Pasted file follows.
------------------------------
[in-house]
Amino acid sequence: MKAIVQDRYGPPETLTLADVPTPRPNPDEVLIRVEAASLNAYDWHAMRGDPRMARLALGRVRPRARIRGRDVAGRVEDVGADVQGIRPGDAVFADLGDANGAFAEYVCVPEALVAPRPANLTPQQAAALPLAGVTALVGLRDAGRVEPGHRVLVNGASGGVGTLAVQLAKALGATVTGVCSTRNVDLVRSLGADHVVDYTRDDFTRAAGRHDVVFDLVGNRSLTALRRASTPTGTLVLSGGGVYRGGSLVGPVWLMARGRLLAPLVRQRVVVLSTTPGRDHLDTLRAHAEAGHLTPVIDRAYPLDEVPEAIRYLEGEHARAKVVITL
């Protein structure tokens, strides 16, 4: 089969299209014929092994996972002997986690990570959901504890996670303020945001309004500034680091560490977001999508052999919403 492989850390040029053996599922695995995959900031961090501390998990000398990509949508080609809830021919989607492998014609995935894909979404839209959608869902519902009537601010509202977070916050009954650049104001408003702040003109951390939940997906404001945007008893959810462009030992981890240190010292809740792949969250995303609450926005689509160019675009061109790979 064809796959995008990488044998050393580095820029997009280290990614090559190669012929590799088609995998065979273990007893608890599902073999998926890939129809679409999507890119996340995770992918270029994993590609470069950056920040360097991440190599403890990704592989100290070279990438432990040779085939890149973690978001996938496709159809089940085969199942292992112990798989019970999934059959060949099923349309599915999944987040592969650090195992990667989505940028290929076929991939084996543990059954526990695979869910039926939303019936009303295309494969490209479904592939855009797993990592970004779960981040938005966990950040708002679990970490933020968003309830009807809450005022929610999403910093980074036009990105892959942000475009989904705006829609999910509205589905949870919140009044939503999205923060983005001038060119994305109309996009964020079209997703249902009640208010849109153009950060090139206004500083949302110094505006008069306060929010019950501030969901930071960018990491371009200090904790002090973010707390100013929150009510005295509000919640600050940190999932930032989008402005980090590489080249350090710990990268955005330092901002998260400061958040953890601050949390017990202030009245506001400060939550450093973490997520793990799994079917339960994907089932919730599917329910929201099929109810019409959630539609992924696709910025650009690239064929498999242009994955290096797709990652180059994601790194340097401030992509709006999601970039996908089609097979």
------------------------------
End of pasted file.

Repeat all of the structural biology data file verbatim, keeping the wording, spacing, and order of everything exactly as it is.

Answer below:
[in-house]
Amino acid sequence: MKAIVQDRYGPPETLTLADVPTPRPNPDEVLIRVEAASLNAYDWHAMRGDPRMARLALGRVRPRARIRGRDVAGRVEDVGADVQGIRPGDAVFADLGDANGAFAEYVCVPEALVAPRPANLTPQQAAALPLAGVTALVGLRDAGRVEPGHRVLVNGASGGVGTLAVQLAKALGATVTGVCSTRNVDLVRSLGADHVVDYTRDDFTRAAGRHDVVFDLVGNRSLTALRRASTPTGTLVLSGGGVYRGGSLVGPVWLMARGRLLAPLVRQRVVVLSTTPGRDHLDTLRAHAEAGHLTPVIDRAYPLDEVPEAIRYLEGEHARAKVVITL
């Protein structure tokens, strides 16, 4: 089969299209014929092994996972002997986690990570959901504890996670303020945001309004500034680091560490977001999508052999919403 492989850390040029053996599922695995995959900031961090501390998990000398990509949508080609809830021919989607492998014609995935894909979404839209959608869902519902009537601010509202977070916050009954650049104001408003702040003109951390939940997906404001945007008893959810462009030992981890240190010292809740792949969250995303609450926005689509160019675009061109790979 064809796959995008990488044998050393580095820029997009280290990614090559190669012929590799088609995998065979273990007893608890599902073999998926890939129809679409999507890119996340995770992918270029994993590609470069950056920040360097991440190599403890990704592989100290070279990438432990040779085939890149973690978001996938496709159809089940085969199942292992112990798989019970999934059959060949099923349309599915999944987040592969650090195992990667989505940028290929076929991939084996543990059954526990695979869910039926939303019936009303295309494969490209479904592939855009797993990592970004779960981040938005966990950040708002679990970490933020968003309830009807809450005022929610999403910093980074036009990105892959942000475009989904705006829609999910509205589905949870919140009044939503999205923060983005001038060119994305109309996009964020079209997703249902009640208010849109153009950060090139206004500083949302110094505006008069306060929010019950501030969901930071960018990491371009200090904790002090973010707390100013929150009510005295509000919640600050940190999932930032989008402005980090590489080249350090710990990268955005330092901002998260400061958040953890601050949390017990202030009245506001400060939550450093973490997520793990799994079917339960994907089932919730599917329910929201099929109810019409959630539609992924696709910025650009690239064929498999242009994955290096797709990652180059994601790194340097401030992509709006999601970039996908089609097979």